‘Popular Mechanics’, an American magazine focused on practical applications of science and engineering, takes a look at what it calls ‘The World’s 18 Strangest Airports’. King Fahd Airport, in Dammam, Saudi Arabia, is ranked #15, for being the world’s largest.

Of note, the next ranked airport, Denver, has a look close to that of the Haj Terminal at King Abdulaziz Airport in Jeddah. It’s not surprising, however, given the input of architect/engineer Horst Berger.

15: Dammam King Fahd International Airport

King Fahd International is the largest airport in the world in terms of landmass, sprawling over 300 square miles of desert. The airport is so enormous that it is actually about 11 square miles larger than Saudi Arabia’s neighbor, Bahrain.

Why It’s Unique:
Among the many features that make this airport stand out is a mosque large enough to take in thousands of people. Also notable, though not entirely uncommon in Saudi Arabia, is the Royal Terminal, which is designed to service the Royal Family and is outfitted with an elegant reception hall and a pressroom. One of the major obstacles during the construction of the airport, Schreckengast says, was the lack of fresh water to mix concrete.

February:19:2010 - 11:18 | Comments & Trackbacks (10) | Permalink
10 Responses to “Dammam Airport among World’s Strangest”
  1. 1
    Michel Said:
    February:19:2010 - 13:25 

    While Dammam Airport is the world’s largest I guess it’s also the one with the weakest passengers density (nbr of daily passengers / overall space) ; have you ever been there ? It’s almost empty every time !

  2. 2
    John Burgess Said:
    February:19:2010 - 15:18 

    I have been there. Most recently was in 2003 and I don’t think traffic has increased much.

    But if you’re looking for empty airports, the John Murtha Airport in Pennsylvania stands as a signal example of pork-barrel politics. It has perhaps two flights a week. It’s named after the Senator who came up with the money for it. He passed away about ten days ago.

  3. 3
    jay kactuz Said:
    February:20:2010 - 00:17 

    And why not Sedona airport? After all, how many airports are built on top of a hill? Actually, it is more like an aircraft carrier than an airport.

    Oh yes, “strange” and “Sedona” belong together, at least when it comes to people. They are all nuts! I had cousins there and the stories of the fights between the greens (tree-huggers) and the new-agers (vortexees) were fierce, and amusing.

    Even so, it is certainly one of the most beautiful spots on earth.

  4. 4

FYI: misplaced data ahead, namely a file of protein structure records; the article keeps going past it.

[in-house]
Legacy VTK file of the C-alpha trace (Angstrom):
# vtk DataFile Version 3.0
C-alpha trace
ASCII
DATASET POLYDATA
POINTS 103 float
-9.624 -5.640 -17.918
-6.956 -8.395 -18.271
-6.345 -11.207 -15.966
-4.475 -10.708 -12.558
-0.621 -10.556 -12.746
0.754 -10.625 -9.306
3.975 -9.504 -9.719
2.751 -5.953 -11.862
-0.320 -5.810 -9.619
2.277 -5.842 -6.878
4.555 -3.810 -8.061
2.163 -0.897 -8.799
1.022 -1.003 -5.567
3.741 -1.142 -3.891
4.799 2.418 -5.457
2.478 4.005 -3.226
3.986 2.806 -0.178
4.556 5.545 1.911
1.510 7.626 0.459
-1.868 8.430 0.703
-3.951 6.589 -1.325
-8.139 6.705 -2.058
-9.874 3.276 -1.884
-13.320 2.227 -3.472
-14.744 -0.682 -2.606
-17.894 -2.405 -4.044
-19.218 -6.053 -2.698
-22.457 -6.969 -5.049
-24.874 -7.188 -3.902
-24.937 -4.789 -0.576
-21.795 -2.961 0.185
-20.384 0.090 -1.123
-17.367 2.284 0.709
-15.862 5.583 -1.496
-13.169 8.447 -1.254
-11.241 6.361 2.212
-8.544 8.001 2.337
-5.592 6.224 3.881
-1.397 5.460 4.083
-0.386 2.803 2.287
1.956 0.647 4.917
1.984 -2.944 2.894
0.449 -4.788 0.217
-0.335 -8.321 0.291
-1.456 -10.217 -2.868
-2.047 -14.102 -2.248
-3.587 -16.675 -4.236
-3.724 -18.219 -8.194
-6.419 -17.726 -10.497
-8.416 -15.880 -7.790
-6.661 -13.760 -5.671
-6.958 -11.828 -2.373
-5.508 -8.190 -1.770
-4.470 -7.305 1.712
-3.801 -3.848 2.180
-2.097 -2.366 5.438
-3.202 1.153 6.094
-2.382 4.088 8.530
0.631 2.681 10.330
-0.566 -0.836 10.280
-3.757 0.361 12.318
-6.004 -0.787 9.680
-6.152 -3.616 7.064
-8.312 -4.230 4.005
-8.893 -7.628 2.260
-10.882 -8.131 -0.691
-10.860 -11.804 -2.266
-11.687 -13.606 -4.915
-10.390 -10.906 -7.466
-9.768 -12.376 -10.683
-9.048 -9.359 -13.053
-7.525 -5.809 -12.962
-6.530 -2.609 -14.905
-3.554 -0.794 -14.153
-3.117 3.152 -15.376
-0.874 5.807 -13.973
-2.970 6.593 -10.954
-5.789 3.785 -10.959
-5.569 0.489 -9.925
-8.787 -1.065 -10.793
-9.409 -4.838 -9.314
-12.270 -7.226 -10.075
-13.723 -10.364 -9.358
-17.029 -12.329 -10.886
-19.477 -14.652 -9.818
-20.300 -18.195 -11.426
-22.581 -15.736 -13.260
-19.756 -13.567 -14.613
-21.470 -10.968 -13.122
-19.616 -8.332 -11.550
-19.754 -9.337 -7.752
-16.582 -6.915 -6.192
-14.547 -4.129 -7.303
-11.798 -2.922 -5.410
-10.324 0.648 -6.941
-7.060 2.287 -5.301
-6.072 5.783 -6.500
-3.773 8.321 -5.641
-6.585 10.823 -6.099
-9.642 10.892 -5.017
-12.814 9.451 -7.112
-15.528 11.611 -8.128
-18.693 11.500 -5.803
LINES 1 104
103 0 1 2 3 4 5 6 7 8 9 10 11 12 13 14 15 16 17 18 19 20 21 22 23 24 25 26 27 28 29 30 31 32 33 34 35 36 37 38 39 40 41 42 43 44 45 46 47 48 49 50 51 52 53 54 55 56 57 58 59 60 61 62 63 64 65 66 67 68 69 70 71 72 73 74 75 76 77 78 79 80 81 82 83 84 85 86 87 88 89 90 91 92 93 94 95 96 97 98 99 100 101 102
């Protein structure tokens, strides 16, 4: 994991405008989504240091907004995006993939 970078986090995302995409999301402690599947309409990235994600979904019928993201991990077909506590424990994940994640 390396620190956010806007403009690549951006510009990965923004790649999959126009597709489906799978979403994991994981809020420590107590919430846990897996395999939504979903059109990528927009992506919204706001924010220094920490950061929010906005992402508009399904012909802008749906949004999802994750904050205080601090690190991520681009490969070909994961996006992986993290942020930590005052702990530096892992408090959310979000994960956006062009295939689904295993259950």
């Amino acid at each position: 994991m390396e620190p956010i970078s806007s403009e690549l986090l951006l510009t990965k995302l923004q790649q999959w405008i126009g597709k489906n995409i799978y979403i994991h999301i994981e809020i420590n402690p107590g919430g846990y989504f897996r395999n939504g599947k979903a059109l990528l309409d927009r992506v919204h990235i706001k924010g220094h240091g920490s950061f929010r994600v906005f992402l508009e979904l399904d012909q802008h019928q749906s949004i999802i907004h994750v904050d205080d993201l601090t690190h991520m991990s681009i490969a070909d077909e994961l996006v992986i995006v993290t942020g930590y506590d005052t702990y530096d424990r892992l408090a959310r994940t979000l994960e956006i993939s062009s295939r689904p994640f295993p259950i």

John Burgess Said:
    February:20:2010 - 00:50 

    I’m familiar with a certain airstrip in Laos that seemed to have a 90-degree tilt to the surface of the earth.

  5. 5
    daisy Said:
    February:20:2010 - 01:35 

    Simla airport is built at the height of 7000 ft in the Lower Himalayas. Talking of low traffic, many times flights from Delhi to Simla get cancelled because of thick fog over the mountains or because of small number of passengers.

    Sometimes the aircraft comes till Simla and goes back to Delhi as it can’t land because of thick fog over the mountains!

    Simla too is beautiful.

    Travelling by train to Simla is a beautiful experience and hence, most people go by the train rather than by flight.

    Leh airport in Jammu & Kashmir is at 10,682 ft, with even more exotic scenery. As one gets out of the aircraft, one feels breathless because of lack of oxygen.

    Again very few passengers flying there, since travelling on surface to high altitudes is more adviseable as the body adapts to the changing environment as one ascends the mountains.

  6. 6
    daisy Said:
    February:20:2010 - 01:55 

    And of course the highest airport in the world is the Bangda airport in Tibet, at 15,548 ft. It also has the longest runway in the world at 5,500 metres. The second highest is again in Tibet – the Lhasa airport at 14,315 ft.

    The most remote airport in the world is the Mataveri airport in Easter Island, with a single runway for military and public use. It is located at 3,759 kms from San Tiago, Chile and 2,603 kms from Mangareva in Gambier Islands, French Polynesia.

    It’s rather surprising that the people involved in preparing that list didn’t think of these possibilities. It shows their short-sightedness and also perhas a lack of awareness of the world.

    And I’m not sure Sao Paolo’s claim to “strangeness” because it’s close to the city is justified. The international airport at Delhi just a few miles away from the ever-expanding city and sometimes a plane has to hover in the air for half an hour or more before finding the space to land.

  7. 7
    daisy Said:
    February:20:2010 - 02:20 

    OK, they have included Bangda airport. Only they called it Qamdo instead of Bangda, which is mentioned in the description.

  8. 8
    Me Said:
    February:23:2010 - 05:34 

    wasting money: a saudi gov specialty.

  9. 9
    Daisy Said:
    February:23:2010 - 07:14 

    It is no coincidence that in no known language does the phrase ‘As pretty as an Airport’ appear.

    Douglas Adams on http://www.cheekyquotes.com/

  10. 10
    Saudi Jeans Pinged With:
    February:27:2010 - 11:35 

    [...] Popular Mechanics correctly notes that King Fahd International Airport in Dammam is the the largest airport in the world in terms of landmass. It is so enormous that it is actually about 28.5 square kilometers larger than Bahrain. What they fail to mention though is that it’s so empty most of the time it feels more like a ghost town than an international airport. The General Authority of Civil Aviation (GACA) is rarely in the news, but it’s actually one of the worst performing government departments. (via jb) [...]

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